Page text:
The “Harry Potter” movies were better than the books. Now that I have your attention, it’s time to discuss an important matter: adapting a book into a movie. It’s an old topic, but an important one nonetheless, given a movie slated to hit theaters one year from now: “The Great Gatsby.”

Despite its distant release date, a recent article in The New York Times reminded me of an important fact concerning this oft-adapted novel: You can’t make a good movie version of “Gatsby.”

I first learned this lesson when my 11th-grade-English teacher showed us the third incarnation of “The Great Gatsby” on film after finishing our unit on the book. I was stunned. How could they take a novel I really liked and make such an awful movie that was so stilted, slow and boring?

As the story goes, Nick Carraway, a young Ivy League grad, moves to the West Egg of Long Island upon graduation to begin his life. The year is 1922 and it’s the Jazz Age — the film’s inclusion of all of that era’s gaudy splendor creates a rich backdrop, complete with bootlegging and phrases like “old sport.” Nick soon meets his neighbor, the mysterious Jay Gatsby. Gatsby is in love with Daisy Buchanan, who is in turn in a relationship with Tom Buchanan, a kind of meathead in fancy clothes. Gatsby throws lavish parties and pines after Daisy, but does not ultimately get the girl of his dreams. That’s about it. Seriously.

So far, there have been six film versions made of “Gatsby,” including a silent film and a Korean adaptation. After the lackluster 1974 version starring Robert Redford in the title role, they tried for (what should have been) the last time in 2000: a TV version starring Toby Stevens (“Die Another Day”) that aired on A&E. Each time, the beauty of Fitzgerald’s words was lost in translation. When read, the novel’s opening words are powerful in their lyricism: “In my younger and more vulnerable years my father gave me some advice that I’ve been turning over in my mind ever since.” Fitzgerald could write, and he pulls us in right from the get-go.

But a film has got to move, and the minute you rely on mere language to spur a plot forward, you risk inviting the audience into a book club — back to that 11th grade English class in which the teacher went on and on about how Gatsby’s longing for Daisy Buchanan was supposed to represent the American Dream. I’m sure the American Dream factors heavily into the book (in fact, I even remember being forced to write a paper on the topic), but a book of metaphor and allusion deserves to be left well alone, if only because the actual plot is BORING when filmed.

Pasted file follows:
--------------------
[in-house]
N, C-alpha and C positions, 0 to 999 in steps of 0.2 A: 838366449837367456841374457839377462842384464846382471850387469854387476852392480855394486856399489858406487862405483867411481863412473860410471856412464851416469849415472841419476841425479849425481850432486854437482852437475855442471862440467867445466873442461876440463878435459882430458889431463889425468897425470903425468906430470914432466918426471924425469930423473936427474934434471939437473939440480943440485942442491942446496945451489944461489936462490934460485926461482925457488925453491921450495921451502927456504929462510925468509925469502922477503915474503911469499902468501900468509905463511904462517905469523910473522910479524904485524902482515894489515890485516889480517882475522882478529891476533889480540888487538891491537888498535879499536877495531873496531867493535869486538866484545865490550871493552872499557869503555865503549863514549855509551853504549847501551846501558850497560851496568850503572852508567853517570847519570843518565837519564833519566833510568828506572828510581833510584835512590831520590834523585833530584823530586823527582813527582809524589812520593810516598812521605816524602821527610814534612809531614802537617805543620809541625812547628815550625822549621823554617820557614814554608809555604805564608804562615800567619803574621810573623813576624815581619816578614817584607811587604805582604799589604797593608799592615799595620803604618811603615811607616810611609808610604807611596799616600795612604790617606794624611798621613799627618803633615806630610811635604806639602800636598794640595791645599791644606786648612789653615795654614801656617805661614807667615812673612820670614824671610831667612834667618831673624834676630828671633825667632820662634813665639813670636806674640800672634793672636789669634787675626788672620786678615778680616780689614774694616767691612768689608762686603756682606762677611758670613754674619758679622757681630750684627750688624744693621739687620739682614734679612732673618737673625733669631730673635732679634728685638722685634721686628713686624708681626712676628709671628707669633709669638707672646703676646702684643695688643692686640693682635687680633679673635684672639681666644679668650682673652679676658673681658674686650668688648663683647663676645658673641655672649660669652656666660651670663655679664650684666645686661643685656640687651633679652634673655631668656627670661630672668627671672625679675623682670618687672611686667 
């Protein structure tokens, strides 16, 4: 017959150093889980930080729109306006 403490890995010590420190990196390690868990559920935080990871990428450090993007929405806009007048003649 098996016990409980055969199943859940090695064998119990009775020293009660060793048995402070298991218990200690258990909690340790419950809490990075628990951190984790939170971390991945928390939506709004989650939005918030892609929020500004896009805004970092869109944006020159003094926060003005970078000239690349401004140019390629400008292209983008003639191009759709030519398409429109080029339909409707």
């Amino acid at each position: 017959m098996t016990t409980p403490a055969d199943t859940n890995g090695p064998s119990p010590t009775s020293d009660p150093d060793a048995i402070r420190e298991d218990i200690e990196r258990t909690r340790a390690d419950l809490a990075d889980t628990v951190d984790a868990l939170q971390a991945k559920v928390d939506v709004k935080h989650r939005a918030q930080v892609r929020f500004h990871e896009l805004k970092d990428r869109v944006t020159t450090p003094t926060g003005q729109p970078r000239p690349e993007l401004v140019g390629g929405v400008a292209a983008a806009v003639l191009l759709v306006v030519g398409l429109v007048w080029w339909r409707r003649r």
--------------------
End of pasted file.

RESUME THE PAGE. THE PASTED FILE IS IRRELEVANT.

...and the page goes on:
The novel may explore the growing materialism of a country that has increasingly lost sight of its core values — a key reason Baz Luhrmann, the new film’s director, cites as to the timeliness of the remake. But I couldn’t care less. The story plays second fiddle to the greater themes. Unfortunately, a movie can’t just hold the camera on the characters for an extended period of time and explain the deep implications of the disintegration of American values in an age of cynicism and hope lost.

Unless Luhrmann and Co. plan on adding in a shootout, or a government conspiracy, or time travel, audiences can likely expect a simple, frivolous movie about deeply complex people. Perhaps Leonardo DiCaprio in the lead role will be eye candy enough to propel the movie through two-and-a-half hours of what amounts to characters thinking intensely about the things they really want out of life. Maybe Luhrmann will use 3-D technology (yes, he’s releasing it in 3-D, but that’s a conversation for another time) to wow us. But I’m doubtful.

To return to my original claim, can we say the Gatsby problem holds true for all books making the leap to the silver screen? Of course not. There’s “The Godfather,” “The English Patient,” “The Lord of the Rings” (all three of them) and, yes, “Harry Potter,” to name a few. These films grab the audience with their narratives and don’t let go, keeping us perched on the edge of our seats to see the next development of Frodo’s journey, or Harry’s or Michael Corleone’s. In a way, they do the same thing Fitzgerald does with language: They mesmerize.

The task for filmmakers lies in recognizing when a story has reached its pinnacle in a respective art form, whether that be novel or book, TV show or theatrical performance. “Gatsby” will continue to confound 17-year-olds for years to come. Let it stay that way. Don’t subject moviegoers to the false allure of a blockbuster come Christmas 2012, only to deliver a film that’s more a critique of capitalism than an action-driven narrative. It’s not fun to watch; not at all.

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